Liza Gareau Tosh

Where I come from is very important to me, as is where I am now. I tend to feel a constant sense of displacement and belonging at the same time. Perpetually trying to find the balance between the two is what I strive to express, especially in art. It’s a battle and I see this as a good thing.

I was raised in a little French-Canadian and Métis community in Saskatchewan but have been inhabiting Fernie with gusto since the early aughts when we moved here permanently from the farm after having been a “winter family” for over ten years. Birch tree-lined valleys have been replaced by Old Growth and mountains that compete with the sky for best views. Is it possible to find common ground between both? I say yes, as I think I found it amongst the weeds. That is the theme of my latest and the most ambitious series of works I’ve ever had the pleasure of putting together. I have the honour of having these 30 works be housed in the Fernie Museum exhibition space over the course of the upcoming summer. 

As for many of us, my favourite way to explore the landscape has always been to walk through it. So painting and drawing what I see in close proximity has always made sense to me. My first paintings in my youth were of landscapes in oil, working amongst adults at a cultural centre my town had built, under the mentorship of an artist in residence who would take me around the province as I sketched and she sculpted. Art, music, and theatre were valued in my town so it never occurred to me to not do it, or to not teach it to my own boys as they came into their own. Community workshops wherever I ended up teaching in my career led me to discover watercolour and a Fine Arts degree at University of Saskatchewan led me to acrylics. I can’t help but profess myself in these different mediums as this show will attest. I want the room to feel like a nature walk through fields of hawkweed in acrylic, bunches of kinnikinnick in watercolour, and line drawings of dandelions.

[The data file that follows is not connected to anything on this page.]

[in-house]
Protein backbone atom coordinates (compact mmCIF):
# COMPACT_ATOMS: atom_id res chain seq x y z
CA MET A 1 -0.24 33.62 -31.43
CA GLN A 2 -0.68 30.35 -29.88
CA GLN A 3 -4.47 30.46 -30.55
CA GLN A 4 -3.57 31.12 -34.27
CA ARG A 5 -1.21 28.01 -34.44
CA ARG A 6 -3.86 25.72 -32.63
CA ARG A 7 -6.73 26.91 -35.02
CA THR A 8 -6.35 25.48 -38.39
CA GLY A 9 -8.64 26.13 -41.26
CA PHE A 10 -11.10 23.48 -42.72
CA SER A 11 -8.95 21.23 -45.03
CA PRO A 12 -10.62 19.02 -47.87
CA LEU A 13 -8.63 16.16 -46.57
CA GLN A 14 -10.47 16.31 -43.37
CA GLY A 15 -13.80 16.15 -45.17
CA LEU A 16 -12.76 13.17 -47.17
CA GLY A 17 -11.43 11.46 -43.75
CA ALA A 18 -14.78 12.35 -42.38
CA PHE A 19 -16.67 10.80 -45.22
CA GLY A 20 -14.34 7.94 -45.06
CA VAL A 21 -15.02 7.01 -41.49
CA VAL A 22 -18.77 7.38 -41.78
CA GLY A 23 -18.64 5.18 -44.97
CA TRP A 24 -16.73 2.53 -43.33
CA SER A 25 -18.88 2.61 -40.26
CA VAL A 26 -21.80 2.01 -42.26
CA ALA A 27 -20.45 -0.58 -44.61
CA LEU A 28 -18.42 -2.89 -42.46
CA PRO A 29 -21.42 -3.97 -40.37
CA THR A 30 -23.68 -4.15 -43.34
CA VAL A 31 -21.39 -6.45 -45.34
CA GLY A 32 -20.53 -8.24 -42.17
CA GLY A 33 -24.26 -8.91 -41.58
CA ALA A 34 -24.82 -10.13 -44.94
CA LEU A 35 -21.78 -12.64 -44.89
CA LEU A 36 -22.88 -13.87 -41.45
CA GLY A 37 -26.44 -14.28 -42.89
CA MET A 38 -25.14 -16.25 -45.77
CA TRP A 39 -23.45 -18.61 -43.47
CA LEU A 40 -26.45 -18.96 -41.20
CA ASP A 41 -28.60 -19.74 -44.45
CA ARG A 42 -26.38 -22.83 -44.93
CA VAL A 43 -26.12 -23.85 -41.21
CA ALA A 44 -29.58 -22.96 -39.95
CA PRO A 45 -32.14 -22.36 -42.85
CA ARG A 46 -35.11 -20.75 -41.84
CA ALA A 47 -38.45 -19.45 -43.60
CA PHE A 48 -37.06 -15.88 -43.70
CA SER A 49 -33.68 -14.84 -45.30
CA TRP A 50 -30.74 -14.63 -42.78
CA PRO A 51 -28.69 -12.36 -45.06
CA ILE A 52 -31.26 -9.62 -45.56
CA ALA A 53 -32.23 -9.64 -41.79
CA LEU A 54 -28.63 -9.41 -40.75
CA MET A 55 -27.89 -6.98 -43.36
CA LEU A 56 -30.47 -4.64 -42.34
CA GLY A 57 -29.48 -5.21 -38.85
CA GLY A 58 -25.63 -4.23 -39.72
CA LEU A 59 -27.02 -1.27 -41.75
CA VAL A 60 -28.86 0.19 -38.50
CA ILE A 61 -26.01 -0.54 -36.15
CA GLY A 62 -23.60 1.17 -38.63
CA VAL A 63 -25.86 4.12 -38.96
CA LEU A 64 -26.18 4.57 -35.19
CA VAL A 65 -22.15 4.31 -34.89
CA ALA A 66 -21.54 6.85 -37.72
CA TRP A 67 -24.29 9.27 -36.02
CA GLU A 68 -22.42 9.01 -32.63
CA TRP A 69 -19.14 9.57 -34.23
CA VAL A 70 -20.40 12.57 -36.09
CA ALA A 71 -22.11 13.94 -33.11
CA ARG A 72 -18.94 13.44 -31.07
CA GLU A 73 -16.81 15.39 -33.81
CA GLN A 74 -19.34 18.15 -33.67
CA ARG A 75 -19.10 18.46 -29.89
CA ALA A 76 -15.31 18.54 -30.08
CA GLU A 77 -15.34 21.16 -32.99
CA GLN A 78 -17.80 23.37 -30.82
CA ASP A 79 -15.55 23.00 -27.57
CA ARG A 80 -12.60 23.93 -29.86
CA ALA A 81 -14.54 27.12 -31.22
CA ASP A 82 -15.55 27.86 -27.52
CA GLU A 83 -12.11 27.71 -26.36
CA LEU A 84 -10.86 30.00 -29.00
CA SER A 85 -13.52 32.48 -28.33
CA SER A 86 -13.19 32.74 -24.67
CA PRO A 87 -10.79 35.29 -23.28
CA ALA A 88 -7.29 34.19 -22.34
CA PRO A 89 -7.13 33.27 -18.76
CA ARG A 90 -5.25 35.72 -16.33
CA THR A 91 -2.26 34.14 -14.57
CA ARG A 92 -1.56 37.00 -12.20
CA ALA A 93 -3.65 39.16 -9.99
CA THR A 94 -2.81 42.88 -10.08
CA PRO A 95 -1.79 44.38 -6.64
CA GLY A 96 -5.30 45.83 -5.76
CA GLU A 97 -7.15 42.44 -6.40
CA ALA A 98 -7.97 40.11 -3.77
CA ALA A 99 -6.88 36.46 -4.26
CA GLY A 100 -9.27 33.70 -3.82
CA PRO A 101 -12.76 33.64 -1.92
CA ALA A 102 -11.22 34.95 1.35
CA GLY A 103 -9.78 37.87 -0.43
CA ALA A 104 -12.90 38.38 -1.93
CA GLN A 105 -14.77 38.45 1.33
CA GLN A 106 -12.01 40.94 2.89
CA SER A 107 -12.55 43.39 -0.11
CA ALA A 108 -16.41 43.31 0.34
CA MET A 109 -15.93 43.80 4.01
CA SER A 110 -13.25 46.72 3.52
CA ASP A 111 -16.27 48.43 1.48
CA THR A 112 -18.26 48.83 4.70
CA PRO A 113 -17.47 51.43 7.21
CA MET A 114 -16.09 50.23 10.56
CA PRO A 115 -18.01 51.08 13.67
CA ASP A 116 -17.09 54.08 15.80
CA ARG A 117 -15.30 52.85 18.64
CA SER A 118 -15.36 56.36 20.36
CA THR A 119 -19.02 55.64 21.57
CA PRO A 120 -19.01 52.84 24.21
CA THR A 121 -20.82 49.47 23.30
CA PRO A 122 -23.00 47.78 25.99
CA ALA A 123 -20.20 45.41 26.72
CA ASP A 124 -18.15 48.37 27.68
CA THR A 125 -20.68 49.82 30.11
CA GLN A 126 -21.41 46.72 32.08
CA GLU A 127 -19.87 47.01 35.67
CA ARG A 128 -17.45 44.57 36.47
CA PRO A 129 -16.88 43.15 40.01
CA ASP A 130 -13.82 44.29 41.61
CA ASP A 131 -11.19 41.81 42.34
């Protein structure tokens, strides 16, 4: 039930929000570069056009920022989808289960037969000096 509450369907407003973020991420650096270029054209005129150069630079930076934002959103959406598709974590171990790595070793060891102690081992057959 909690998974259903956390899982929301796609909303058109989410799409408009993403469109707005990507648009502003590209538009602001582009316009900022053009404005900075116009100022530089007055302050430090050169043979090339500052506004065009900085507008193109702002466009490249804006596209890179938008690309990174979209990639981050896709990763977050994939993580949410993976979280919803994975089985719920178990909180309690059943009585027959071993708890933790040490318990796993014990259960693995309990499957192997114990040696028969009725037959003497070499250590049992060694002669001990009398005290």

Switching up the medium isn’t the only way I keep myself from getting bored. Giving myself something meaningful to explore and diving into it wholeheartedly ensures it as well. I’ve had a glorious year hiking on the Fernie trails with friends, collecting images and sketches along the way. I’ve also had the privilege of meeting a lot of the Métis people across the Elk Valley collecting stories about their relationships with the plants that surround us. Or coming together with my own Métis relations who have reconnected with the land as they recall experiences with relatives who taught them to gather. My hope is that the viewers of this exhibition have a similar experience to that which I had putting it together — one that makes you want to connect with the land and its people, wherever that may be. But especially here in the Elk Valley, because it’s awesome!

Liza Gareau Tosh received a production grant from the CKCA to put this show together. She also wants to give particular thanks to the Elk Valley Métis Nation and the Fernie Museum for all of their support.

Liza’s exhibit Into the Weeds - Making Relations opens at the Fernie Museum June 29. For more on her work, visit or follow her on social media @gareautosh.